Monday, February 4, 2013

■ ZAMBIA: Resolution of Significant Safety Concern takes Zambia one step closer to being removed from ICAO & EU blacklists.

ZambiaFollowing the resolution of what the International Civil Aviation Organization termed "a Significant Safety Concern", Zambia has taken a crucial step towards being struck off the ICAO's Safety Watch List, with removal from the EU's No-Fly List now a distinct possibility.

Lusaka International Airport
Zambia was added to both black lists in 2009 after a Universal Safety Oversight Audit Programme (USOAP) conducted on the Zambian Civil Aviation Sector by the ICAO uncovered ninety-eight (98) findings and one significant safety concern (SSC). The significant safety concern was as a result of non compliance to the five phase air operator certification process which ICAO had introduced to ensure that operators applying for air service permits complied with international safety requirements.

In a statement, Zambia's Minister for Transport, Works & Communications, Christopher Yaluma, said that since then, the Zambian Department of Civil Aviation has been engaged with the ICAO in developing  corrective action plans needed to address the findings and the significant safety concern. 

After an ICAO Coordinated Validation Mission (ICVM), held from the 12th to 18th December 2012, the ICAO reported in early January that  that the Significant Safety Concern had been resolved paving the way for the removal of Zambia from the ICAO Safety Watch list and subsequently from the EU Ban List. The European Union, however, has its own distinct requirements, procedures and processes that are separate to the ICAO's regarding the removal of airlines and safety oversight agencies from their Ban List.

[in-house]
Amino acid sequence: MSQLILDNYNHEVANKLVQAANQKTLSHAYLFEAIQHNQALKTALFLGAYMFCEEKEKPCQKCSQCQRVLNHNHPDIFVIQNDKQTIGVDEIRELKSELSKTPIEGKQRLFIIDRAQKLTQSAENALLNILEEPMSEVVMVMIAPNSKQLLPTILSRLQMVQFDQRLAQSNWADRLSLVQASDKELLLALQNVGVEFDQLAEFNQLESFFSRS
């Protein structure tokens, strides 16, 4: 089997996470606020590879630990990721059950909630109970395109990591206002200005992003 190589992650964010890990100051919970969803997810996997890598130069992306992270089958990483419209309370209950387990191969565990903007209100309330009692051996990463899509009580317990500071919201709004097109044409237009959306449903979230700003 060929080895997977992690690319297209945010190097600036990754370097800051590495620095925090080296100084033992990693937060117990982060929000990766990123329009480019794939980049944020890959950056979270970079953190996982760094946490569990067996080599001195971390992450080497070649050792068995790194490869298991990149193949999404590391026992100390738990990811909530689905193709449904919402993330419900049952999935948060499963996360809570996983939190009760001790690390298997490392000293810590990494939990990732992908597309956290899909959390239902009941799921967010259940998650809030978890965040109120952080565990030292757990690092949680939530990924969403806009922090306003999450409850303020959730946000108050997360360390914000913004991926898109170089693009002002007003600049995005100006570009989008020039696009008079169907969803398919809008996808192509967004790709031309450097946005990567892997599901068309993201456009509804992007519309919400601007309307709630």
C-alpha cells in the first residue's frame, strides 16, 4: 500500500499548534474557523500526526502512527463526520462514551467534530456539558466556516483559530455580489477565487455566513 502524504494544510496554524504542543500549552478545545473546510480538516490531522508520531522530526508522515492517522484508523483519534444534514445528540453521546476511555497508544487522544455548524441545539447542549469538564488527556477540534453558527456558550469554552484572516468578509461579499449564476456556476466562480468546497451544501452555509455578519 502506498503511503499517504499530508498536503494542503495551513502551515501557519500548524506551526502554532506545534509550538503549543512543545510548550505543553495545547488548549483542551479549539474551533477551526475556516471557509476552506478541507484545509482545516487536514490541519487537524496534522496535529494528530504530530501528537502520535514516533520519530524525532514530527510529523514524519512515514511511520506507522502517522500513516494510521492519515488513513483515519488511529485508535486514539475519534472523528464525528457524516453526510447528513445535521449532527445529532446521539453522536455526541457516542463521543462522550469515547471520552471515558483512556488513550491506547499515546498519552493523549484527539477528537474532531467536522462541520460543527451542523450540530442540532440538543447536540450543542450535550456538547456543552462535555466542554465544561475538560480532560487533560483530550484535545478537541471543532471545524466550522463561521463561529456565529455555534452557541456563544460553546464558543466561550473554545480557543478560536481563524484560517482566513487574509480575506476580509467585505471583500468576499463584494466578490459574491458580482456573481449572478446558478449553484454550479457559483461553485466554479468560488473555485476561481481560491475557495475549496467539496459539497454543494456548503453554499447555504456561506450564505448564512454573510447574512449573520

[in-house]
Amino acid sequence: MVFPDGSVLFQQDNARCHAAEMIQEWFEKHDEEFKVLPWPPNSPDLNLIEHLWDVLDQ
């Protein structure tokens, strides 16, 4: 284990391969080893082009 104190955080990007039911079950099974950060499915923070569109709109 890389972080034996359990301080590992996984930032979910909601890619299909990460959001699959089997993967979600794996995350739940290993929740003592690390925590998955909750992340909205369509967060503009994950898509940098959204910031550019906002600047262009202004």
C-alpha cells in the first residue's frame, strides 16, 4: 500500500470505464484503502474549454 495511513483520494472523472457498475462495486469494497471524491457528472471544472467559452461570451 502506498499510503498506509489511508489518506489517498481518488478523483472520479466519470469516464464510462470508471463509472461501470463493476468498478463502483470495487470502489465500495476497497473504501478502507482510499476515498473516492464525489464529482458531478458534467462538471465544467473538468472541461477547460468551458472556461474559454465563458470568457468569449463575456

As a result, the Zambian Government will now be able to engage the European Union over the possible removal of the EU Ban. Zambian operator Proflight Zambia (P0) was granted their Aircraft Operational Certificate (AOC) by the Zambian Department of Civil Aviation after the airline underwent a 42-day audit during which a team of three inspectors from ICAO and four from Zambia’s department of civil aviation shadowed the operations of the airline.

Under an EU sponsored initiative, Zambia has set up the necessary foundations for the:
  • Upgrade of the Aviation Legal, Institutional and Organisational framework,
  • Implementation of Training, Visibility and Communication Activities
  • Enhancement of safety and security oversight capacity of Zambia DCA or new Civil Aviation Authority
  • Provision of support to the Contracting Authority (Ministry of Finance) by purchasing some relevant dedicated equipment for the main sector stakeholders. (Department of Civil Aviation, National Airports Corporation Limited and Zambia Air Services Training Institute);
  • Global Management
In 2012, Zambia's Civil Aviation Authority Act, came into being setting the scene for the transformation of the Department of Civil Aviation into an autonomous Zambia Civil Aviation Authority.

Should Zambia's bid to be removed from the EU's No Fly Black List be successful, it would be the second African nation after Mauritania, who were removed in December.